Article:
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A Cooking Alternative for Dry White Wine

author image Melanie Greenwood
Melanie Greenwood has been a freelance writer since 2010. Her work has appeared in "The Denver Post" as well as various online publications. She resides in northern Colorado and she works helping to care for elderly and at-risk individuals. Greenwood holds a Bachelor of Arts in pastoral leadership from Bethany University in California.
A Cooking Alternative for Dry White Wine
A Cooking Alternative for Dry White Wine

Dry white wine is a classic ingredient in the cuisines of wine-growing regions such as Italy, France, and other warm areas of Europe. However, if you can't -- or choose not to -- consume alcohol, or if you're out of dry white wine, don't worry. You can still make just about every recipe that calls for dry white wine. You just need to have a list of good substitutions and a little information about when to use each one.

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White-Wine Vinegar

One easy substitution for dry white wine is white wine vinegar. Made from dry white wines, these vinegars have many of the same flavor characteristics as white wine, but without the alcohol. If you don't have white wine vinegar, use another light-colored vinegar such as apple cider vinegar or rice wine vinegar. Even white vinegar may work. Since rice vinegar is less potent than most vinegars, you can substitute one part of it for one part of dry white wine. If you are using apple cider vinegar, use half the amount your recipe calls for and replace the remaining liquid with water.

Lemon Juice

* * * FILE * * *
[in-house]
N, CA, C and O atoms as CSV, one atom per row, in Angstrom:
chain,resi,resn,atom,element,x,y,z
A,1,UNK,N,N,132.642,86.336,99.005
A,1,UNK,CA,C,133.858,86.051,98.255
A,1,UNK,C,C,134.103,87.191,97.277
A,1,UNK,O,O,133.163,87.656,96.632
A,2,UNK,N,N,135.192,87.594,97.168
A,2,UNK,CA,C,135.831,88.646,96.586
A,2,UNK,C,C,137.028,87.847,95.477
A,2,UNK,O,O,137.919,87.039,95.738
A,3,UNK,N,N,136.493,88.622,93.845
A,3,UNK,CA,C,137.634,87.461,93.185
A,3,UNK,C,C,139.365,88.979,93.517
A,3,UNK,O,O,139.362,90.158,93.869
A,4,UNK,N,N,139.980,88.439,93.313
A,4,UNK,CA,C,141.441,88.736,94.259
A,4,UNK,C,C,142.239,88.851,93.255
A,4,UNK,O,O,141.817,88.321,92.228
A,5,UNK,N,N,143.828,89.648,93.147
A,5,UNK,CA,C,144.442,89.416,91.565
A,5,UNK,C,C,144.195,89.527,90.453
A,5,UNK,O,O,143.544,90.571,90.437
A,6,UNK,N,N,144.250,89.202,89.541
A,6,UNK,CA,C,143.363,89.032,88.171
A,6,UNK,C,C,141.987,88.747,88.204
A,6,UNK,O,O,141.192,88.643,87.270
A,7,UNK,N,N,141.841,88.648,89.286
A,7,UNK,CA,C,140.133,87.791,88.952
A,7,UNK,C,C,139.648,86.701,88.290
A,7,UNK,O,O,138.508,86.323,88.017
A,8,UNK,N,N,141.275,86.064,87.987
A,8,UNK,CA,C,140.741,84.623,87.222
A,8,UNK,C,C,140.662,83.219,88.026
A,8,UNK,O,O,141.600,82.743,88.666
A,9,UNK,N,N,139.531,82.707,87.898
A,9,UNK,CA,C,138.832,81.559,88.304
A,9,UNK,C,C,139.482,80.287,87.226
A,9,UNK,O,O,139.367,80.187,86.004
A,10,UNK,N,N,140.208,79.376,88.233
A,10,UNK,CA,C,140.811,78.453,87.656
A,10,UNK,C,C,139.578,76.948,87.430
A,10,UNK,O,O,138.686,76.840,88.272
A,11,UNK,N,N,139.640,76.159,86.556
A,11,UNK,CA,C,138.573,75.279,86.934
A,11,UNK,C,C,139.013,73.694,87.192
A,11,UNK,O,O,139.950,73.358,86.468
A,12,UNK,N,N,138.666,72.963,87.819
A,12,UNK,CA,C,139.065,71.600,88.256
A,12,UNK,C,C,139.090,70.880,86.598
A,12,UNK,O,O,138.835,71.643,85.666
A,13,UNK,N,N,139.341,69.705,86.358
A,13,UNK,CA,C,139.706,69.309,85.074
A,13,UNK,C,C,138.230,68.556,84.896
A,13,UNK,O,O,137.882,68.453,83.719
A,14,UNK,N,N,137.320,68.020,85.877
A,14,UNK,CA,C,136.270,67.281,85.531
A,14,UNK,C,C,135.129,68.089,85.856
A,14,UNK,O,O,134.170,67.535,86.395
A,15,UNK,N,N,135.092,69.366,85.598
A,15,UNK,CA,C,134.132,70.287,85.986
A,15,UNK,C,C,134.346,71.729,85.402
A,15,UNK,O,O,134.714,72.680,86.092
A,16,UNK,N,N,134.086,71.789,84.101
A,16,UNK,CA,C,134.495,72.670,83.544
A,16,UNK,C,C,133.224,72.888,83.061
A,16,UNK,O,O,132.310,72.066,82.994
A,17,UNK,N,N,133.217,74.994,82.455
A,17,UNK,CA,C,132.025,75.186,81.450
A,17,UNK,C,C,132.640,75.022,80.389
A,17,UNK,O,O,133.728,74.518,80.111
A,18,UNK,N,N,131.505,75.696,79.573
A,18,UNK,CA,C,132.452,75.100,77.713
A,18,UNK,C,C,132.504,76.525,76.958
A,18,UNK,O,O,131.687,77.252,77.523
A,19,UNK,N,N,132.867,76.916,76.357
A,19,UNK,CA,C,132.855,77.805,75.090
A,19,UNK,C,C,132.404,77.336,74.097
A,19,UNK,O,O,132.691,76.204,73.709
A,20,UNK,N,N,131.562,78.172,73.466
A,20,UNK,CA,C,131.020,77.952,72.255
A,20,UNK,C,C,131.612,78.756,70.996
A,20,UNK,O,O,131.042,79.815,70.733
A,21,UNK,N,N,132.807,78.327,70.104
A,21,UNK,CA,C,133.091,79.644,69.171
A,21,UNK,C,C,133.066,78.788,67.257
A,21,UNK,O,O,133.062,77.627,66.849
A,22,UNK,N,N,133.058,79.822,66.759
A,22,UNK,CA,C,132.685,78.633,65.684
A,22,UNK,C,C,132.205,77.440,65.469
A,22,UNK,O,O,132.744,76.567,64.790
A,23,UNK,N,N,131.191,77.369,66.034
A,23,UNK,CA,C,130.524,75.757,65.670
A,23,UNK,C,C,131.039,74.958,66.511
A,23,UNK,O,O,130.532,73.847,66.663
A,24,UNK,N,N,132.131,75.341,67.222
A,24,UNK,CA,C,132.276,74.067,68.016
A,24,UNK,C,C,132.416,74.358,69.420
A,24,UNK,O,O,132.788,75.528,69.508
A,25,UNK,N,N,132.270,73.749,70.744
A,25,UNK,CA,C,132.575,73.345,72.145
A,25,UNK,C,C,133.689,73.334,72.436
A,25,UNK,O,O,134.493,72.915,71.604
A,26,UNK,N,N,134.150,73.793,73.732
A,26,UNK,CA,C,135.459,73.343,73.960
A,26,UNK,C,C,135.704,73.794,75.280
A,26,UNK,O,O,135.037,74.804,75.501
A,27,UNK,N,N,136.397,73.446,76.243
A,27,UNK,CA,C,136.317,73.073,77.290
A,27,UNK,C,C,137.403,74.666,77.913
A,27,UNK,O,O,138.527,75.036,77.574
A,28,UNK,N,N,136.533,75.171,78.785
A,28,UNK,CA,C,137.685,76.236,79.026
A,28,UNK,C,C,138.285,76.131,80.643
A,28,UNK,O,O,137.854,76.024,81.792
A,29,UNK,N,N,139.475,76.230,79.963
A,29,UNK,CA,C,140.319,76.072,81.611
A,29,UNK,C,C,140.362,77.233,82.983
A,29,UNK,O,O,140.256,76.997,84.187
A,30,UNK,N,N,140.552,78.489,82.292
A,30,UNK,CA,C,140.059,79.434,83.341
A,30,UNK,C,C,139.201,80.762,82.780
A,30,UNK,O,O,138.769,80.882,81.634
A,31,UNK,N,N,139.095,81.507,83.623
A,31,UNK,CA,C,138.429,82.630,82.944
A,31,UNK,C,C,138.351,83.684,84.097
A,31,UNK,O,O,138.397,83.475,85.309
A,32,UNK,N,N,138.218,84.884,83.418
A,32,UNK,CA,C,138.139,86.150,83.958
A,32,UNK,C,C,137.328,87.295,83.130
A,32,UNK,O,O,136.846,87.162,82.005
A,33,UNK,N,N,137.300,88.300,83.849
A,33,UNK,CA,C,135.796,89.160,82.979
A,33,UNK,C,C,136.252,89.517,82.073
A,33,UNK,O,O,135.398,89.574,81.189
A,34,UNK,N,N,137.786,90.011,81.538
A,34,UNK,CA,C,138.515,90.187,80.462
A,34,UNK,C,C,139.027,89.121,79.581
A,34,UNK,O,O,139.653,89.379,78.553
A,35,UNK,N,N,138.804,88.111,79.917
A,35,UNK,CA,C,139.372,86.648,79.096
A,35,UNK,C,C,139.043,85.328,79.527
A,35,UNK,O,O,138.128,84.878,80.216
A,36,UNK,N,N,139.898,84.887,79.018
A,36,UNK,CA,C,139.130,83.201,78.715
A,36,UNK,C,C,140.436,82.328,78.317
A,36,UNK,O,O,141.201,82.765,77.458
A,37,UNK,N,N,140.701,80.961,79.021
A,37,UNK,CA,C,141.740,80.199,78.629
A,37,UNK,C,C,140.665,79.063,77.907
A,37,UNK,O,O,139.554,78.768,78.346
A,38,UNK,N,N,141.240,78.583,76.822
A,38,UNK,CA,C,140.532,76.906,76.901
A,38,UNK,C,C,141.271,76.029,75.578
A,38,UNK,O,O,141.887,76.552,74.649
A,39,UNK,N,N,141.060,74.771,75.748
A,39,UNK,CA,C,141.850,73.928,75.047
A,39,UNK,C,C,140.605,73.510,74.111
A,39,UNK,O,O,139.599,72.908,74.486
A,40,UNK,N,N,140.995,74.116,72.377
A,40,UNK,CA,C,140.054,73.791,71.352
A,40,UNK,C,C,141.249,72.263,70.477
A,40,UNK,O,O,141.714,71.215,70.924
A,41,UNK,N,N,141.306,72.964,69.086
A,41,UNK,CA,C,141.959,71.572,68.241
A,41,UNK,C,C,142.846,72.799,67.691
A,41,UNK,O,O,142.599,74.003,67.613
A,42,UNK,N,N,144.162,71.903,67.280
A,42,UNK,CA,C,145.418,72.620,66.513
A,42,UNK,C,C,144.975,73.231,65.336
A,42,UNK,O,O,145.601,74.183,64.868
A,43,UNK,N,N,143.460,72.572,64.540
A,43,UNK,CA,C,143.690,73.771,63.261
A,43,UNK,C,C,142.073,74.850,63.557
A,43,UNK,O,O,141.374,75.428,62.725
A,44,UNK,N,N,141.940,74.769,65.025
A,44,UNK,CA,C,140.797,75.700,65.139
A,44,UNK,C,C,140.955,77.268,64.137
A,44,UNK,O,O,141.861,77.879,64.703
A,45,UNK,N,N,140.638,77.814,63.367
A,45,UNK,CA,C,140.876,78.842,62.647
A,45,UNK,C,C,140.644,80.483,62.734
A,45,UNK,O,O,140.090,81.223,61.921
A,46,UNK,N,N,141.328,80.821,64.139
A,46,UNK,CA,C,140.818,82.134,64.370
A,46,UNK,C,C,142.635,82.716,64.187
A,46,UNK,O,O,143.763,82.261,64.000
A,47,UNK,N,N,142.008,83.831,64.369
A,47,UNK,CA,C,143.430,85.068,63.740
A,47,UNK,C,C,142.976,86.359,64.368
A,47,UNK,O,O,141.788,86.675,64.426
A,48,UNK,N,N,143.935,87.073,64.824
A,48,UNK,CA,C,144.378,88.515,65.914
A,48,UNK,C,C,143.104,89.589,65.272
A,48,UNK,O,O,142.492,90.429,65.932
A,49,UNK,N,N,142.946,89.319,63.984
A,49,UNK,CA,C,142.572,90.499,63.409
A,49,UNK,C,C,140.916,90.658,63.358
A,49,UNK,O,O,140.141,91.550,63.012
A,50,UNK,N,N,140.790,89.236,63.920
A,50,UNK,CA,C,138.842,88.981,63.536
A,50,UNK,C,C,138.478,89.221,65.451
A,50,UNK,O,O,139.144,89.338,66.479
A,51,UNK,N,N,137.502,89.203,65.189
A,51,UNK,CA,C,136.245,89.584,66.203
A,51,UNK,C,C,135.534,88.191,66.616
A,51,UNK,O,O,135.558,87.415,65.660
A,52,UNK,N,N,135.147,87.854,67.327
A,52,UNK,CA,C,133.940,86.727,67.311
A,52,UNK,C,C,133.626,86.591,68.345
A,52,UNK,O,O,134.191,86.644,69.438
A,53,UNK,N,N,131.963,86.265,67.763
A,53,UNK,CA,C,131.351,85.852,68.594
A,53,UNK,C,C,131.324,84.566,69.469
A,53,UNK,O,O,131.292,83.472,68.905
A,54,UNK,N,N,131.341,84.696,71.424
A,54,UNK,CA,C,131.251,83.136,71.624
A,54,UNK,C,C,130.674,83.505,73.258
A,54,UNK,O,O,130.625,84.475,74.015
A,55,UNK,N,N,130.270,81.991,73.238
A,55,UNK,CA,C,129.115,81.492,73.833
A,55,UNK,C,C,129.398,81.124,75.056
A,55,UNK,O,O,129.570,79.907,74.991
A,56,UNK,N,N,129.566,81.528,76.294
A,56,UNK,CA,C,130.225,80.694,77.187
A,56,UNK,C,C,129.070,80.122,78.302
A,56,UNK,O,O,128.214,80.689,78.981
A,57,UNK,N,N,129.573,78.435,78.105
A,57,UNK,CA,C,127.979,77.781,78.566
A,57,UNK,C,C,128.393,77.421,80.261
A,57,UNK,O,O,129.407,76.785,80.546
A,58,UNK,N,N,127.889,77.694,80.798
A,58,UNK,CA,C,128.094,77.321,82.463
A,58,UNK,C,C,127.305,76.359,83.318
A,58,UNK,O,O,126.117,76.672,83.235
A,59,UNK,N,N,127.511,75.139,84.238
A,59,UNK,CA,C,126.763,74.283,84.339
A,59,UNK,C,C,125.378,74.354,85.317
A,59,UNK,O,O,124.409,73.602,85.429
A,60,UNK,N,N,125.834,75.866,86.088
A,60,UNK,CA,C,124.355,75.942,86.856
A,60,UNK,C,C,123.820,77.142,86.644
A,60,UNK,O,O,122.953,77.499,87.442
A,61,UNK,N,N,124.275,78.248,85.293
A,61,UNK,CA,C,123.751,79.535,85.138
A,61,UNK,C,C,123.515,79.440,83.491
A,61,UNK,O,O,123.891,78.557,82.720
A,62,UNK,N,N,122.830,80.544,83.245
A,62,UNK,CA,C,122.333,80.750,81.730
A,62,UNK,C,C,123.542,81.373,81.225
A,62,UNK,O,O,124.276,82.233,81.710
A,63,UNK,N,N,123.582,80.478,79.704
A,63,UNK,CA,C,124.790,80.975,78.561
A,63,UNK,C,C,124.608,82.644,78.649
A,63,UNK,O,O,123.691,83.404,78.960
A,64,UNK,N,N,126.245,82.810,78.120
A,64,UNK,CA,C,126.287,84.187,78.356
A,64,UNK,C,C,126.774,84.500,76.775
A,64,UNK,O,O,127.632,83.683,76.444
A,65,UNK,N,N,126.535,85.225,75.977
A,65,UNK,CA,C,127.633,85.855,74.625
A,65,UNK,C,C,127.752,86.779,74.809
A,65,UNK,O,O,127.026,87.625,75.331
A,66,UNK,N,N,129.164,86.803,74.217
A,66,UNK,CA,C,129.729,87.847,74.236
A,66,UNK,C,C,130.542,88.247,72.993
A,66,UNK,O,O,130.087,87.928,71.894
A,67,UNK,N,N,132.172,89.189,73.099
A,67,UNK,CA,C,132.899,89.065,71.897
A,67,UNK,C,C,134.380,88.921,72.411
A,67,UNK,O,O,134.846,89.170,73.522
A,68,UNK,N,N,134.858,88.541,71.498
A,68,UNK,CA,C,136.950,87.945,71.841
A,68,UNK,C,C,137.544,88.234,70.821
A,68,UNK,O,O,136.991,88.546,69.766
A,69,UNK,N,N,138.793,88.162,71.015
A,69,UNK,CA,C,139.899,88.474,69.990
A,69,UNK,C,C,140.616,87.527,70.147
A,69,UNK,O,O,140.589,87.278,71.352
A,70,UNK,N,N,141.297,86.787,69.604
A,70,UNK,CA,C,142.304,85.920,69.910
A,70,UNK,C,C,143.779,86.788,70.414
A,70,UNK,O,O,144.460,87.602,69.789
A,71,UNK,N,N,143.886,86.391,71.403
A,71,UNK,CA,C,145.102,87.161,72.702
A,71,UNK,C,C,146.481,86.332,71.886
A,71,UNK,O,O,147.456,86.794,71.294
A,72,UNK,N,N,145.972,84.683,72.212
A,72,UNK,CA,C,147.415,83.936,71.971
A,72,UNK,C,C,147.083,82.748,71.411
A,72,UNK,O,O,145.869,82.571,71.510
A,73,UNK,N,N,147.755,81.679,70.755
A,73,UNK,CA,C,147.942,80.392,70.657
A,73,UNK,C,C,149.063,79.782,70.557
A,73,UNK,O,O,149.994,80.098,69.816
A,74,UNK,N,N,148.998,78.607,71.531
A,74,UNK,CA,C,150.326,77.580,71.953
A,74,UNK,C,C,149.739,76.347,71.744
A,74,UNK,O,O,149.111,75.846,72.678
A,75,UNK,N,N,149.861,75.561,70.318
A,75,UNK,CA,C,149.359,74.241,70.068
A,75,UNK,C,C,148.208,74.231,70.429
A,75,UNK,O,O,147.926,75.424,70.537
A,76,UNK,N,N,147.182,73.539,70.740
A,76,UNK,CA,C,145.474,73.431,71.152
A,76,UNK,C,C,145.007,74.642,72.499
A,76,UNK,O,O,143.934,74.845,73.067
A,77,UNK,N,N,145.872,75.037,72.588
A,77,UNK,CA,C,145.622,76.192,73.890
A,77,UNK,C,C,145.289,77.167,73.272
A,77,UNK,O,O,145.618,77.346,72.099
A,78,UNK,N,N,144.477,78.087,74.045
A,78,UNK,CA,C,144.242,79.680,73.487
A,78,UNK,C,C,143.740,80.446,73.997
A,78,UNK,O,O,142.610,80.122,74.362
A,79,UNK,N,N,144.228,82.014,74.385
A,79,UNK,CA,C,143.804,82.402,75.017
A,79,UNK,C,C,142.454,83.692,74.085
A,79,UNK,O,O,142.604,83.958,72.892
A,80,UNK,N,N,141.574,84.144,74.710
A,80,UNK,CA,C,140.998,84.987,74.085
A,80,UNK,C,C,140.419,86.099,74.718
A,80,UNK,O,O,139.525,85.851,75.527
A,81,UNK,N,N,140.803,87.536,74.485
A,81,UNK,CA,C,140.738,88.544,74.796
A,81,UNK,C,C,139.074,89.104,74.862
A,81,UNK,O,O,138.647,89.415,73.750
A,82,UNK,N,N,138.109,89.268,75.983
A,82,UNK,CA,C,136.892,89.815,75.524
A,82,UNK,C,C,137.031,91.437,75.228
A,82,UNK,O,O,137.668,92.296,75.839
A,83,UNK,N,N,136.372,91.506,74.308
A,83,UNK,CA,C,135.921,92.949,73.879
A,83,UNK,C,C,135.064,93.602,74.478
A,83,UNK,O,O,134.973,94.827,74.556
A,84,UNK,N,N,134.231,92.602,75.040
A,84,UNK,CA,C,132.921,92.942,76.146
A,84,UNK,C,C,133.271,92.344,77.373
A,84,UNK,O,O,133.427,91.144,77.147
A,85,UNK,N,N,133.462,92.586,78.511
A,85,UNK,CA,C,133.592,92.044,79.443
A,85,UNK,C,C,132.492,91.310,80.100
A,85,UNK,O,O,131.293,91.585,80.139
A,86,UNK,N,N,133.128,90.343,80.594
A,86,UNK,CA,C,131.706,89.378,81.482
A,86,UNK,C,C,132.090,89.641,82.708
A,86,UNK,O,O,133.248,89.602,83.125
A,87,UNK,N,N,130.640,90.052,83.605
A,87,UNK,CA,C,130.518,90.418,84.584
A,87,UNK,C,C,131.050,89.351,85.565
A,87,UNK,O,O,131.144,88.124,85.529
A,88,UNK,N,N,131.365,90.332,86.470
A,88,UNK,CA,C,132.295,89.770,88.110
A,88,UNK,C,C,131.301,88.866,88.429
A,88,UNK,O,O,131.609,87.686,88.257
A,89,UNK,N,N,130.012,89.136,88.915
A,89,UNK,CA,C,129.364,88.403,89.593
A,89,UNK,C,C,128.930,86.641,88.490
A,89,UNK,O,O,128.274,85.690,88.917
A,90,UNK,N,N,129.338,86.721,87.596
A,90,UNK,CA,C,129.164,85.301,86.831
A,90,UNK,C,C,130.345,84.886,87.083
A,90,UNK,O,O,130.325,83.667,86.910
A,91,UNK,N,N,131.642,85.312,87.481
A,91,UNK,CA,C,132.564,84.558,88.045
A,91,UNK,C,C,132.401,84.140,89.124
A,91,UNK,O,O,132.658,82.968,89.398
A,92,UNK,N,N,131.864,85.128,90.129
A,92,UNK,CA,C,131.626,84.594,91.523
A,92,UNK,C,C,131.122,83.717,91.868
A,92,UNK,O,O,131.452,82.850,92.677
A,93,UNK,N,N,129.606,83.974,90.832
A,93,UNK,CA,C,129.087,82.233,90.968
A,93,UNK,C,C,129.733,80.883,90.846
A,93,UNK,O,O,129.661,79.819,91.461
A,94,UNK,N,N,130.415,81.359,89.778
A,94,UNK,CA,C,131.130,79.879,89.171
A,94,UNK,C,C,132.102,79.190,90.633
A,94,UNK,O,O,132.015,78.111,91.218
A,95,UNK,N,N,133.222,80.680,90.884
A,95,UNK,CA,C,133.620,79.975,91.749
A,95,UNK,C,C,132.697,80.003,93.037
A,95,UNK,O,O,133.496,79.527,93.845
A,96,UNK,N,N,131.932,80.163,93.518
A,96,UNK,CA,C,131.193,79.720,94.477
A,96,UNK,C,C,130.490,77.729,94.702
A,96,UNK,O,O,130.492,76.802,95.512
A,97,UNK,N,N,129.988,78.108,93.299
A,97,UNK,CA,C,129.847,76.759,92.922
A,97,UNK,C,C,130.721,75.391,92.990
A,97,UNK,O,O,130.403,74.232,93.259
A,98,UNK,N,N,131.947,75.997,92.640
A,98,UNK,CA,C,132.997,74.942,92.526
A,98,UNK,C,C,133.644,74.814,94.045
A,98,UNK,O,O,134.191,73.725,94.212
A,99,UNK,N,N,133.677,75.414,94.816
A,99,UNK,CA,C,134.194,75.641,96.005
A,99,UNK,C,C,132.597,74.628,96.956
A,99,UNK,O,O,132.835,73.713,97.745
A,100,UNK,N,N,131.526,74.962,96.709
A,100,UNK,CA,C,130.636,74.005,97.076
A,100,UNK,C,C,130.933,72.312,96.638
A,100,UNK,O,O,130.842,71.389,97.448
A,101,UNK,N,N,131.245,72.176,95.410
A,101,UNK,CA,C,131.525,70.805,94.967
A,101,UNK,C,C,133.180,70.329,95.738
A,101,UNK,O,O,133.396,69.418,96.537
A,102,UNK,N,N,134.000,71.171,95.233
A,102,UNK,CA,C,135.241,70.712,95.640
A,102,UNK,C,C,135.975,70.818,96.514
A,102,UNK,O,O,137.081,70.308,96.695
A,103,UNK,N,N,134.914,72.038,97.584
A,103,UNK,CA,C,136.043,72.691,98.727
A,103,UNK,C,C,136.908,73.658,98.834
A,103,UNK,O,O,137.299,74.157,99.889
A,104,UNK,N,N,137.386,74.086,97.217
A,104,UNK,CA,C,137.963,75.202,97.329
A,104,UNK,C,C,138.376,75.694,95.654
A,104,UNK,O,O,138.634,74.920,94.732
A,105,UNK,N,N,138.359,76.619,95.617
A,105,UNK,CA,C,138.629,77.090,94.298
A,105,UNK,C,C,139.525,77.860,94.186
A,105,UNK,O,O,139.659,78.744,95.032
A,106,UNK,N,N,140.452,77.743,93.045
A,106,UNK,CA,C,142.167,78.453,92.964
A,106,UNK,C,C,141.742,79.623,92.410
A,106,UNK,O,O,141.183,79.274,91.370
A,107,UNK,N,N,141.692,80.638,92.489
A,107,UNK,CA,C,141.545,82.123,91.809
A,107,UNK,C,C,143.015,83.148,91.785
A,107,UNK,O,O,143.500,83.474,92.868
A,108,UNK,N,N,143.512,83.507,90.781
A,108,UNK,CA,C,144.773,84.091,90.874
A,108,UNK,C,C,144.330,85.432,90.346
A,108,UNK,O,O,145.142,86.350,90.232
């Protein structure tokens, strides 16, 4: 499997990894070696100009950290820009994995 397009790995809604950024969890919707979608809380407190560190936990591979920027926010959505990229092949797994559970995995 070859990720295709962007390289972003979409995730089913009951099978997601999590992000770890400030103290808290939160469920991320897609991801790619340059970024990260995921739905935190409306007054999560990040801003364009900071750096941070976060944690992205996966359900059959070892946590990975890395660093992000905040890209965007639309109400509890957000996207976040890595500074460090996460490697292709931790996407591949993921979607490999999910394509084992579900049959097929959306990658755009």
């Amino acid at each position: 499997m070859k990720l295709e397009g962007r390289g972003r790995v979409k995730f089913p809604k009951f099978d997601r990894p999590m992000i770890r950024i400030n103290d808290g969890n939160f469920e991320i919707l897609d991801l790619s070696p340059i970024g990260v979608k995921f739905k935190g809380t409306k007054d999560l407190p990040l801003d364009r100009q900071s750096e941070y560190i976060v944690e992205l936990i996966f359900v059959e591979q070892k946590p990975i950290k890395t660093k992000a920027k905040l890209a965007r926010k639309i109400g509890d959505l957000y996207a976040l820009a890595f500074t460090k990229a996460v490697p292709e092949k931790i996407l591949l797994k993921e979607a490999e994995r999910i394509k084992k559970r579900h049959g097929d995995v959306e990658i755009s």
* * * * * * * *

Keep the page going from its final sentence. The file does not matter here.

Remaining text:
Dry white wine, when cooked, creates tangy flavors that are especially well suited when served with fish or as a sauce over delicate meats like chicken breasts. When you are working with this kind of recipe, lemon juice makes an acceptable substitute. As with vinegar, you'll need to dilute it by half in order to mitigate its tart flavor. Fresh-squeezed lemon juice tastes much better than bottled juice, and you don't need specialized equipment to get it. "Cook's Illustrated" magazine recommends cutting lemons in half and pressing a fork into the flesh to extract the juice.

Chicken Broth

Though many recipes employ dry white wine for its tangy flavor, some recipes -- especially long-cooked soups and stews -- use dry white wine for the depth of flavor it adds. Replicating this is not difficult. Chicken broth, which is made from the richest cuts of chicken and a variety of vegetables, herbs and spices, works well as a white wine substitute. For the greatest possible flavor augmentation, "Country Living" recommends simmering the other ingredients in the broth. Use low-sodium broth to avoid making your soup or stew too salty.

Water and Herbs

Water is the simplest and most readily-available substitute for liquid ingredients like dry white wine, but doesn't contribute much flavor. You can overcome that limitation by adding herbs. Bay leaves work well for savory soups and stews as long as you remember to remove the bay leaf when the recipe is done. For sauces, try fresh herbs. Parsley is good with chicken, while dill works very well with fish. Lightly-crushed rosemary also works in a wide variety of recipes, but, as with bay leaves, you'll need to remove the sprigs after cooking.

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